Wednesday, February 14, 2007

The Rat Pack: Live At The Sands (The SOB Review)

The Rat Pack: Live At The Sands (The SOB Review) - State Theatre, Minneapolis, MN

** (out of ****)

In every age "the good old days" were a myth. No one ever thought they were good at the time. For every age has consisted of crises that seemed intolerable to the people who lived through them.
-- Brooks Atkinson (late drama critic for The New York Times, "Once Around the Sun," 1951)
Need an example that "the good old days" were not always what they were cracked up to be? Well, The Rat Pack: Live At The Sands import from the U.K. currently touring the United States makes for an excellent case study.

Not content to let them rest in peace, the revue-style show from director/choreographer Mitch Sebastian "teams up" Frank Sinatra with Rat Pack alums Sammy Davis, Jr. and Dean Martin one more time, I suppose, for posterity's sake.

On the positive side (and it's not just an incidental positive, either) is Sinatra doppelgänger Stephen Triffitt who not only sounds just like Ol' Blue Eyes, but looks so much like him that you believe you're actually watching the Real McCoy. David Hayes evokes Davis fairly well both in song and dance. And although Nigel Casey looks and sounds little like Dino, he sure has enough charm and charisma to win the crowd over. All three provide terrific voices to their characters' array of top hits and standards.

But when it comes to the bantering among the three, we're stuck in a real time warp -- especially in the joke department. While Ku Klux Klan jokes were never, ever funny, unless the jokes were on the KKK themselves, we're fed more than one aimed squarely at the Davis character.

On top of that, misguided humor seriously backfires when the objects of derision are Jews, alcoholics and gays, to name a few. Was this really the shtick that our parents found so hilarious? Apparently so, given the standing O this show received from the decidedly older, but hardly mature audience.

As much as I enjoyed the timeless music and great impersonations, this was one offensive trip down memory lane that served as a reminder that the good old days weren't necessarily so.

This is Steve On Broadway (SOB).

Click here for tickets.

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8 Comments:

At 15 February, 2007, Anonymous Esther said...

Yikes, an evening of music and bigotry! I'll have to avoid this show when it comes to a theater near me.

I was looking around to see whether any other reviewers had mentioned the offensive jokes. I found one, but it was more in the vein of, "Oh look, they've even kept in all the politically incorrect bits."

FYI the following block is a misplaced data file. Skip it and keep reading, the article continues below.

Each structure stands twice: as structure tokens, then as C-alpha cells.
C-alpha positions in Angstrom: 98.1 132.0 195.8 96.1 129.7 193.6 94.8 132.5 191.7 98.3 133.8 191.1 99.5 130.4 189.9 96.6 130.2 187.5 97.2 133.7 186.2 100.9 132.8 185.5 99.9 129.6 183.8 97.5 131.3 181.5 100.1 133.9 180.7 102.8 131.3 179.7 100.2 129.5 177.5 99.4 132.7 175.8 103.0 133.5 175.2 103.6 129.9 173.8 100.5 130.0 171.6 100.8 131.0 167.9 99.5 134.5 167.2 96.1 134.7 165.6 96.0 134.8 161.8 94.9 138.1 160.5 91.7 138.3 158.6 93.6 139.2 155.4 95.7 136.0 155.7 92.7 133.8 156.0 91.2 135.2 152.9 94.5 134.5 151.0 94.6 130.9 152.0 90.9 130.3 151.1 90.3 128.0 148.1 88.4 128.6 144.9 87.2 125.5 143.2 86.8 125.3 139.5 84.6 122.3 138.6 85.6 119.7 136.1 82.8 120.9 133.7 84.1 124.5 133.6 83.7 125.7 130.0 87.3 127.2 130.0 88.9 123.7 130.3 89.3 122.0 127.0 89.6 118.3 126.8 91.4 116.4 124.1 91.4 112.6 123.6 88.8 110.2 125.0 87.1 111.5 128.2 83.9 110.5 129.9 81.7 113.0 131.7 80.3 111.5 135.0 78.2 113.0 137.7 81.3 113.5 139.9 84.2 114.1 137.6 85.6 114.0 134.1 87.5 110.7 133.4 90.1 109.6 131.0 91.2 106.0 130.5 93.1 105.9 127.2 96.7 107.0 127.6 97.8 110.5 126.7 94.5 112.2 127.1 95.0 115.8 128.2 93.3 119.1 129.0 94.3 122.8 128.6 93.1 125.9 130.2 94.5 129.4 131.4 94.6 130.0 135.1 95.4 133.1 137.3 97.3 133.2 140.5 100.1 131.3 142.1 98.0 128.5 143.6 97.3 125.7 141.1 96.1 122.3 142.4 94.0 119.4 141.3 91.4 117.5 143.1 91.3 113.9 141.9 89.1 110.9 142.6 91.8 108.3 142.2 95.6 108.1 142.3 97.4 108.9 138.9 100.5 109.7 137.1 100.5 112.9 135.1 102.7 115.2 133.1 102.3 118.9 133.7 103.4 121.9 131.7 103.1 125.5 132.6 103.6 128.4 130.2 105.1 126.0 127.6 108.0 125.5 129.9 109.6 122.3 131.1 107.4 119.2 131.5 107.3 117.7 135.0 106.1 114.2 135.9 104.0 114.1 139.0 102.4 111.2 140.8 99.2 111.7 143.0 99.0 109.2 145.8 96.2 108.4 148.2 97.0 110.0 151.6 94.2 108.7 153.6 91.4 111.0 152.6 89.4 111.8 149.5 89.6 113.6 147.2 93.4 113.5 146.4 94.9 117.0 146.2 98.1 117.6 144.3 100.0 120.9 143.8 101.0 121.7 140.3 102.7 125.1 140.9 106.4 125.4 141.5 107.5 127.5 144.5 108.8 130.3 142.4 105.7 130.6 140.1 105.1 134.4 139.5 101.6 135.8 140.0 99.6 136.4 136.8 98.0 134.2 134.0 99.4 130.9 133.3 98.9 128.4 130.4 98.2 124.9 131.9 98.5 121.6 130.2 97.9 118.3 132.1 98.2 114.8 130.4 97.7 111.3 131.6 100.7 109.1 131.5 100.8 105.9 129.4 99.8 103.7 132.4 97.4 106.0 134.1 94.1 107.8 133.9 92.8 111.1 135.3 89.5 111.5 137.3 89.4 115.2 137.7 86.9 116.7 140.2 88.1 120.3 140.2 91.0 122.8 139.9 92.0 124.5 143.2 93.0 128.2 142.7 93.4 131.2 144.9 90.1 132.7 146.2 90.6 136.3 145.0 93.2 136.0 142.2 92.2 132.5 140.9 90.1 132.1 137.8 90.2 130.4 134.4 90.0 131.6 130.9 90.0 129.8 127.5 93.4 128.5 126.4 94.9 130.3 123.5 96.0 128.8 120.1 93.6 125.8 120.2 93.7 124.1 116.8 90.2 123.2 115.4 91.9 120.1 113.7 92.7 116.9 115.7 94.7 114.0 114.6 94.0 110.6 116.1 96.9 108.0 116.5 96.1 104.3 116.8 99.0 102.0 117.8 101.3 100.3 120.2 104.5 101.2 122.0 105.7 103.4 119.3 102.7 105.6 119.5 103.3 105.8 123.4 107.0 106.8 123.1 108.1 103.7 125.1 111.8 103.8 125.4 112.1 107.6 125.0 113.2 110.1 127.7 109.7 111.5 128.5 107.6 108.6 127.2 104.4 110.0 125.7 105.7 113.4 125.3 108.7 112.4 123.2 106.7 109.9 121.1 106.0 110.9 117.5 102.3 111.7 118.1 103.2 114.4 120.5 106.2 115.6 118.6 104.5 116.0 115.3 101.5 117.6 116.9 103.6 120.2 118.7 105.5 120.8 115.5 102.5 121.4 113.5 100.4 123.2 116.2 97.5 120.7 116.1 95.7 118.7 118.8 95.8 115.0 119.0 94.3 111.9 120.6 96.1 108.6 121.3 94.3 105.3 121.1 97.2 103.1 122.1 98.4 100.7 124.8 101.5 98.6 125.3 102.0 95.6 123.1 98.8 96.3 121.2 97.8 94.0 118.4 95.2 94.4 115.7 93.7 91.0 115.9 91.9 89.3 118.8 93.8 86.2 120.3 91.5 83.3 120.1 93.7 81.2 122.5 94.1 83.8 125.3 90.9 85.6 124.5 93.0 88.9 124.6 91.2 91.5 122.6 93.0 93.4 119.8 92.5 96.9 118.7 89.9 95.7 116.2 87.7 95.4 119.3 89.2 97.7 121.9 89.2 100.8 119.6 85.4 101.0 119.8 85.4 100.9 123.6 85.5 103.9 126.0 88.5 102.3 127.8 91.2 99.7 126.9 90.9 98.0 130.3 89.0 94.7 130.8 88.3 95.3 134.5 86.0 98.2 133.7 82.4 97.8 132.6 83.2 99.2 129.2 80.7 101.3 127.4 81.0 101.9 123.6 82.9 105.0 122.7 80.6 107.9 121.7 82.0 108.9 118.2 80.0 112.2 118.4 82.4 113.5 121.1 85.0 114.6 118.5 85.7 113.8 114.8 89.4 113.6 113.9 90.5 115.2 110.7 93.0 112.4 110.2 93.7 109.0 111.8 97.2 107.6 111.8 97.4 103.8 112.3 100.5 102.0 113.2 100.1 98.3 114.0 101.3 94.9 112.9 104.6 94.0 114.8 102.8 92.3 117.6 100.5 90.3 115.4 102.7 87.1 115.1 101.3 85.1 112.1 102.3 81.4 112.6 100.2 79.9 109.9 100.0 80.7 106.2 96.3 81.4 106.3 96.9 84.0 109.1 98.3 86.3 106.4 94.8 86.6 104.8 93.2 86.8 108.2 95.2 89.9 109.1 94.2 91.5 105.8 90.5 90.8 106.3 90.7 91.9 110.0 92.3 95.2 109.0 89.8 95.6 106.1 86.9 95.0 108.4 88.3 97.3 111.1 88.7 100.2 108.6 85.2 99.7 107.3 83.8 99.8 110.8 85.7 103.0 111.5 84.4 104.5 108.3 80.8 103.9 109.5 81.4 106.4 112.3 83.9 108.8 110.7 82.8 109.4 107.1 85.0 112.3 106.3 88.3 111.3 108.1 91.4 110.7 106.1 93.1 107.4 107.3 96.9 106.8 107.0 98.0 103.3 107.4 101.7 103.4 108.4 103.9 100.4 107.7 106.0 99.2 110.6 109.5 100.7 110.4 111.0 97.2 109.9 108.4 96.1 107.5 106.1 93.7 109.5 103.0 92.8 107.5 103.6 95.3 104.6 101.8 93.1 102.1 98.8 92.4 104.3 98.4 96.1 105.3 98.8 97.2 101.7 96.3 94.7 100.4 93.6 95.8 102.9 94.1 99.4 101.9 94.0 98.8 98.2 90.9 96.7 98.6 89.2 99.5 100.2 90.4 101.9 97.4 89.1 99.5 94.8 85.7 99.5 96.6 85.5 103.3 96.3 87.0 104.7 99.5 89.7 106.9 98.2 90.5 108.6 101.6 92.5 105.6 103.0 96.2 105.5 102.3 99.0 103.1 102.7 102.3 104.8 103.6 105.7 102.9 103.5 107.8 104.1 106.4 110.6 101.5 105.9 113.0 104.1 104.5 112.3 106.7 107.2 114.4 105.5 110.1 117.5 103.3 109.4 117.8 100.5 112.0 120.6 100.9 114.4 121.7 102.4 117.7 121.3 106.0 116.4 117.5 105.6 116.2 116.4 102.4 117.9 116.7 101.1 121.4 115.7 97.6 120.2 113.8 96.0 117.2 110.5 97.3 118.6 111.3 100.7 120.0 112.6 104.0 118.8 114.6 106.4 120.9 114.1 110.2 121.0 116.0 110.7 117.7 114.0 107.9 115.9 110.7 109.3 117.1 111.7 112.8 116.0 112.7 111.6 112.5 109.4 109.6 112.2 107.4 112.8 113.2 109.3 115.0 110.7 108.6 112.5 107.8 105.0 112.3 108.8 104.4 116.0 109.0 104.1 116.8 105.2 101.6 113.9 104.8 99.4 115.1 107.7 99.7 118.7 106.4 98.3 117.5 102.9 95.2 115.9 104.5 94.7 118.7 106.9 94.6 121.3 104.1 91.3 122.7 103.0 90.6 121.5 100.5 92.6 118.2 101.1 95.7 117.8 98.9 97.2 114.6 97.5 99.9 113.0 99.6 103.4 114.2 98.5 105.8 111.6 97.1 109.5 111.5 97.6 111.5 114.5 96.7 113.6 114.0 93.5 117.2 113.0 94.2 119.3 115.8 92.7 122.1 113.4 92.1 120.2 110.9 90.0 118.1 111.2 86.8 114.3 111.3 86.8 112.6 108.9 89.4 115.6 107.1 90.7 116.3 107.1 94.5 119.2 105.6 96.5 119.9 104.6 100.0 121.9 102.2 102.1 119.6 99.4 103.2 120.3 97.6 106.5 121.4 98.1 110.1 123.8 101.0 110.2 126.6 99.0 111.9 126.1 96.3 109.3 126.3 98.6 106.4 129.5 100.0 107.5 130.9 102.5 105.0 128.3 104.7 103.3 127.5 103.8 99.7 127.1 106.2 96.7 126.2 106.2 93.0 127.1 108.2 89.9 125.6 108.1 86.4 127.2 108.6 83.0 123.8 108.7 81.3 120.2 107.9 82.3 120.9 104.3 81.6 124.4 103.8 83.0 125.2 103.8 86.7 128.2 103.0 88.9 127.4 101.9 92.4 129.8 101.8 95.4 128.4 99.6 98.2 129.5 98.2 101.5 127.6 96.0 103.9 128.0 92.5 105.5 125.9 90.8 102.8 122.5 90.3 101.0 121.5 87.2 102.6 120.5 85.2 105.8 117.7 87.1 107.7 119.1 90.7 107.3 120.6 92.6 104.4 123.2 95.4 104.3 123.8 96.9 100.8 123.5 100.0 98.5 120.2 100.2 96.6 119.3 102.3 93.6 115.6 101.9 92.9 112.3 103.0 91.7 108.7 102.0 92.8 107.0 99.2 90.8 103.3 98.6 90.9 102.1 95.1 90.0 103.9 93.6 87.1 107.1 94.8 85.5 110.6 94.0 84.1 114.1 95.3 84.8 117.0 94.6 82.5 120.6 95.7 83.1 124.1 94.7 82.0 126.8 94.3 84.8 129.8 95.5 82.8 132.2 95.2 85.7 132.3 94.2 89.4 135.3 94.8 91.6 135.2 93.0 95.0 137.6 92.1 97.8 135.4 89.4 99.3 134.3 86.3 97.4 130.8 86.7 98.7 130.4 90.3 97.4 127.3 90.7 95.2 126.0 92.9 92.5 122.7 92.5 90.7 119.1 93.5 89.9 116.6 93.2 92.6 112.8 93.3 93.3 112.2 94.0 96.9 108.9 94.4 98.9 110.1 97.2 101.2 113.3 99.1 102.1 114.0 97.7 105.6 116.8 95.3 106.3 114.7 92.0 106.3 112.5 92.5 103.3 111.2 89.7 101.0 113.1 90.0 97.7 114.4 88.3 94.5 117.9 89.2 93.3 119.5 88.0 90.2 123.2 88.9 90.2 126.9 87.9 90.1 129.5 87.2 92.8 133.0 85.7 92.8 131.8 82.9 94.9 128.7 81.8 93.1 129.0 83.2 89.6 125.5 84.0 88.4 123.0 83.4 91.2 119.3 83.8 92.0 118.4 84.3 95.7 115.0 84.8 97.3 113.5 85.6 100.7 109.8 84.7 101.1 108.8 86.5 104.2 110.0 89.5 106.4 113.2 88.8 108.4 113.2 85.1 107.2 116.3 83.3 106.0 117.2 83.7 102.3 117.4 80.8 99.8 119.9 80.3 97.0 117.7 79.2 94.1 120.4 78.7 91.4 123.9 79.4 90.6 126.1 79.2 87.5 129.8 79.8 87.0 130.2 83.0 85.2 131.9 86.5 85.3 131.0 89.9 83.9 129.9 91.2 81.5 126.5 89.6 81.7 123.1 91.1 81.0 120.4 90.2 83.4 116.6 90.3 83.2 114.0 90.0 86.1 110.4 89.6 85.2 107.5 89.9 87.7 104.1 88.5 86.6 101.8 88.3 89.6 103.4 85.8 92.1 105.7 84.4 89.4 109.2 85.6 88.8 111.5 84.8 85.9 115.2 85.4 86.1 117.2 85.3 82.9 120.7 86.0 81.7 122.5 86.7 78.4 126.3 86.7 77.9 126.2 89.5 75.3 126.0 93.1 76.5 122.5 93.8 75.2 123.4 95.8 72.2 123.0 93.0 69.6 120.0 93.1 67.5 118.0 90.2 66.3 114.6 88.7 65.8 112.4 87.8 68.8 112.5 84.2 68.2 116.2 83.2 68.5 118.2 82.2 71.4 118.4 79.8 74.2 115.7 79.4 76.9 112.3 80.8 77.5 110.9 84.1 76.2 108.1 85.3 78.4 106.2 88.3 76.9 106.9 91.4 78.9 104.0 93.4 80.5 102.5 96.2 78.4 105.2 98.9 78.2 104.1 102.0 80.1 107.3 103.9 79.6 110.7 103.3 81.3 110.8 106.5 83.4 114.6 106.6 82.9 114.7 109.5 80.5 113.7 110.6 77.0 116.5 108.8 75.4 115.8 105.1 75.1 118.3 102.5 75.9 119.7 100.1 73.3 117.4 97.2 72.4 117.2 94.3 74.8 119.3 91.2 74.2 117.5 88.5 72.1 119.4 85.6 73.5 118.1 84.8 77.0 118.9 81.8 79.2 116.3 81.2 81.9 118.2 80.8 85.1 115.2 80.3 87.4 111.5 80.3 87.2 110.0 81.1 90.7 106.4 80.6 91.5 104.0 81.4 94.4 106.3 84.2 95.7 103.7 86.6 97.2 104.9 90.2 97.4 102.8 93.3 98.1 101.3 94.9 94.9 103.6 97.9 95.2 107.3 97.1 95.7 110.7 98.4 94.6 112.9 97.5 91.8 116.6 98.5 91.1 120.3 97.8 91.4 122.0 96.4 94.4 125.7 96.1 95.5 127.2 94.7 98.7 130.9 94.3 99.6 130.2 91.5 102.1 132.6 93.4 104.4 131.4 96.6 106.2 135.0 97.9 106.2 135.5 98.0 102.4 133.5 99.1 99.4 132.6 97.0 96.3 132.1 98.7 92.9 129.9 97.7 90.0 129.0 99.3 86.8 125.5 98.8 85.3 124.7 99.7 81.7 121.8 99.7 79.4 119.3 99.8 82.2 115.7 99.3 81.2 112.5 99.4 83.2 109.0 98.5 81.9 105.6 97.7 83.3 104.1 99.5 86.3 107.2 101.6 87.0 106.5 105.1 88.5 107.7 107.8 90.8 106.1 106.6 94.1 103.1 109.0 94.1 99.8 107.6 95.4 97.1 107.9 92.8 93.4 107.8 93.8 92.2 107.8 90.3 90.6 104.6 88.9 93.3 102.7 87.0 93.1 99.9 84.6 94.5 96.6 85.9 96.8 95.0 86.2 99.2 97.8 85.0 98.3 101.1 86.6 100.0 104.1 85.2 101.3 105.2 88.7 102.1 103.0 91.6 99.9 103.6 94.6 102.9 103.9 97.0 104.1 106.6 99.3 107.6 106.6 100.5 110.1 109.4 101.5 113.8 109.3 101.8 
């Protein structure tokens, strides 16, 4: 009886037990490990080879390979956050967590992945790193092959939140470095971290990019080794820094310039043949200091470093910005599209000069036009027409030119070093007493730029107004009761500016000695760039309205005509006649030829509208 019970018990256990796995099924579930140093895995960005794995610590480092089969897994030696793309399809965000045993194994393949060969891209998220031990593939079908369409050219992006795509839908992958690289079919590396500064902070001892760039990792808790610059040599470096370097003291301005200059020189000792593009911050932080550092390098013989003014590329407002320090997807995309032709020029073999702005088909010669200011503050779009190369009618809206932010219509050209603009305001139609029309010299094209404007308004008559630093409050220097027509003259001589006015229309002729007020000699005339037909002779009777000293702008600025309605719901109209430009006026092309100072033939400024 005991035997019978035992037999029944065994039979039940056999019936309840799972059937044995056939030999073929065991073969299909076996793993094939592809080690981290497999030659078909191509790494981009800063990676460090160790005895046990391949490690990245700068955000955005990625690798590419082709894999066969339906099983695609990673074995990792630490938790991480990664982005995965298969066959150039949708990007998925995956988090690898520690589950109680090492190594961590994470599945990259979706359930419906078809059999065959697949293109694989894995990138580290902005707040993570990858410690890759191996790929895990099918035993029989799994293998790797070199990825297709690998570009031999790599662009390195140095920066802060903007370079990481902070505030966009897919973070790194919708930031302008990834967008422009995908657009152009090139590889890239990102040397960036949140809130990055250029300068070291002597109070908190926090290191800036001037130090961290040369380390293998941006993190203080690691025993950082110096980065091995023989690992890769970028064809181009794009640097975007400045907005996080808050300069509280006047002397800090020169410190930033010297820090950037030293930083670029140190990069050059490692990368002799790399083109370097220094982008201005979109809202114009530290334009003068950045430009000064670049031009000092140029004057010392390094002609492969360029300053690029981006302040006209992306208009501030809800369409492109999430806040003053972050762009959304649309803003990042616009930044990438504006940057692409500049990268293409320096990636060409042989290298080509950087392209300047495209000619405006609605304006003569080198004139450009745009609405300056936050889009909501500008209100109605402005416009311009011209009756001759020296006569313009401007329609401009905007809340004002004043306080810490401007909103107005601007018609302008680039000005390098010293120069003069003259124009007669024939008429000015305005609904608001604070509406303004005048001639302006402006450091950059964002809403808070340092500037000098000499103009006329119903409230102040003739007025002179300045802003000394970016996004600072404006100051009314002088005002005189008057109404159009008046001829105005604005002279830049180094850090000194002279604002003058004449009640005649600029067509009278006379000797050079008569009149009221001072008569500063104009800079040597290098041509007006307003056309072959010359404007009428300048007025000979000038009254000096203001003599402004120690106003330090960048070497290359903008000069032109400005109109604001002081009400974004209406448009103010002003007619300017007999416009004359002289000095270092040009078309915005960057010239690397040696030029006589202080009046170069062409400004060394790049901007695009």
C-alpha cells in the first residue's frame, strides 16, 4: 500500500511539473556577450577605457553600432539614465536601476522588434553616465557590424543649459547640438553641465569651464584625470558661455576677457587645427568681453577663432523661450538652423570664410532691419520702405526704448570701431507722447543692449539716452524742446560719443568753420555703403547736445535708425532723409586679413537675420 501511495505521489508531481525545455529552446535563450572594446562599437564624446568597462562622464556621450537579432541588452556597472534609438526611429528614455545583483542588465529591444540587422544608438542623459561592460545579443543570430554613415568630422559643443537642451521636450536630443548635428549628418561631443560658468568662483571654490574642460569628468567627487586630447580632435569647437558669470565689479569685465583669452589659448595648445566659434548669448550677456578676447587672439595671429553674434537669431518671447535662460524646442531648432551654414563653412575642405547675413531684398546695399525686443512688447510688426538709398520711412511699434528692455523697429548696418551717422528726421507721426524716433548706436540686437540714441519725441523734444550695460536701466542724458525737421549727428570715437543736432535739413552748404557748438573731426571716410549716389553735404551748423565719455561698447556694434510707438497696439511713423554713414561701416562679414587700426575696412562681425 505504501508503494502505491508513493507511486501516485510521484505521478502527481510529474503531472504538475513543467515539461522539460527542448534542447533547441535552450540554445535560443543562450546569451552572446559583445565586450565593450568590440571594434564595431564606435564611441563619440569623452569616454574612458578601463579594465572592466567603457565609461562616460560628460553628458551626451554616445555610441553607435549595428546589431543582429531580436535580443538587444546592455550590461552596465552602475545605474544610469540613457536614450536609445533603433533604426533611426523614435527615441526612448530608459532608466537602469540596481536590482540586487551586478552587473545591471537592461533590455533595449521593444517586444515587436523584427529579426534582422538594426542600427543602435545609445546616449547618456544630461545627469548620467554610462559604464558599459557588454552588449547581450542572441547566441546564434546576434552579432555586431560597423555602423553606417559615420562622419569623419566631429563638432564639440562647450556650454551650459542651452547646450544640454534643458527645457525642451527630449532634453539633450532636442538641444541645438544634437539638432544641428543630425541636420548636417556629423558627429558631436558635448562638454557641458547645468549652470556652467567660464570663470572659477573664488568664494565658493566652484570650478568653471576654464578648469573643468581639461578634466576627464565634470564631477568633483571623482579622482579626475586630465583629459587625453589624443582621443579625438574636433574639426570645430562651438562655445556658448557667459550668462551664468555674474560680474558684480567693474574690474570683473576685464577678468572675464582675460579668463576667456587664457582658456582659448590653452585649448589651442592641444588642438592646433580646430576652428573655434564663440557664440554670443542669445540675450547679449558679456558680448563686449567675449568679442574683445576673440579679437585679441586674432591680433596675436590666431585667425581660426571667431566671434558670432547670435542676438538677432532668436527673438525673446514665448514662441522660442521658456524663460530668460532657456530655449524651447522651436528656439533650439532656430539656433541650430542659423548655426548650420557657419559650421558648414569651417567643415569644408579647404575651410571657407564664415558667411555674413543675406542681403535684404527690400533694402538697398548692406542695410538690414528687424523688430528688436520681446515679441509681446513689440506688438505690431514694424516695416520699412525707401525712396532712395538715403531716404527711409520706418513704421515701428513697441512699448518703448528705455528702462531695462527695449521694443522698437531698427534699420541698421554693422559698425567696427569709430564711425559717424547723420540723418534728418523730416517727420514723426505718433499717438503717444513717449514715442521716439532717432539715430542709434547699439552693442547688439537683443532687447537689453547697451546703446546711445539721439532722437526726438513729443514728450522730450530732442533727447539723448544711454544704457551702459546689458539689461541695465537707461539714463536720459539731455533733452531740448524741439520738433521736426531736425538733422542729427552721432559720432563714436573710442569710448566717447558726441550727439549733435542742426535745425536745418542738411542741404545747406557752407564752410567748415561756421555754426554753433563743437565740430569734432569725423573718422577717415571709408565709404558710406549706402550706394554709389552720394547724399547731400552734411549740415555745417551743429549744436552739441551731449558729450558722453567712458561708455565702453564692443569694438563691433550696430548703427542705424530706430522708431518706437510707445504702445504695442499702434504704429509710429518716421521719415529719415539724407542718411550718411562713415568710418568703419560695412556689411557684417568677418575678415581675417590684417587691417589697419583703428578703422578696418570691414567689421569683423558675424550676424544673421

I did find an interesting radio interview with Shawn Levy, who wrote a book called "Rat Pack Confidential."

As you related, he said that the joking, much of it directed toward Sammy, was extremely offensive and just makes you cringe to hear it today. (Actually, it should have made people cringe then, too).

Apparently, in his autobiography, Sammy Davis Jr. wrote about realizing that there was a double edge to the humor but justified it by saying that Frank had always stood behind him and thinking, well, this is shtick, this is what we do, it's part of an act. His wife wasn't as forgiving, and thought his treatment was terribly demeaning, which it was.

As the sixties wore on, the act became increasingly difficult to take, and contributed to the Rat Pack's declining popularity. But in the day, the jokes apparently just brought down the house.

Of course, that doesn't explain why they're still bringing down the house in 2007.

 
At 15 February, 2007, Blogger Steve On Broadway (SOB) said...

This show would have been so much better had they left some of the worst jokes out of the show.

 
At 17 December, 2007, Anonymous stupidity said...

I saw this show at the Wilshire and it was great. The people here still know how to laugh at a joke. The show took us back to the good old years of stage shows when people still could laugh at themselves.

 
At 17 December, 2007, Blogger Steve On Broadway (SOB) said...

Stupidity, I think the performances, particularly by Stephen Triffitt, were pretty amazing.

But I take a very dim view toward racist, anti-Semetic and homophobic humor. It's not funny. It's not so much people still laughing at themselves as it is laughing at other people.

 
At 24 May, 2008, Anonymous Tad said...

It's amazing how sensitive people are today. I really am sorry you found the jokes so offensive, Steve. Maybe next time they should make the show more politically correct for people who might walk out of the the theatre sobbing because their feelings were hurt by the jokes. I believe that racism, anti-semitism, and homophobia are bad but bringing a sense of humor and leaving the stick up your *** at home might help you better enjoy the entertainment provided by such a great show.

 
At 25 May, 2008, Blogger Steve On Broadway (SOB) said...

Tad, I'm hardly sensitive, thus my moniker, but the show could have been superb without wallowing in dated humor that is flat-out offensive by today's standards. Was it necessary? No.

 
At 07 November, 2008, Anonymous Cassandra said...

I have not seen the show yet, but I am going to have to agree with Tad here. This will most likely make you cry but it needs to be said. Steve, I think you need to grow a pair.

 
At 07 November, 2008, Blogger Steve On Broadway (SOB) said...

Cassandra, Bigotry is never funny. Sorry.

 

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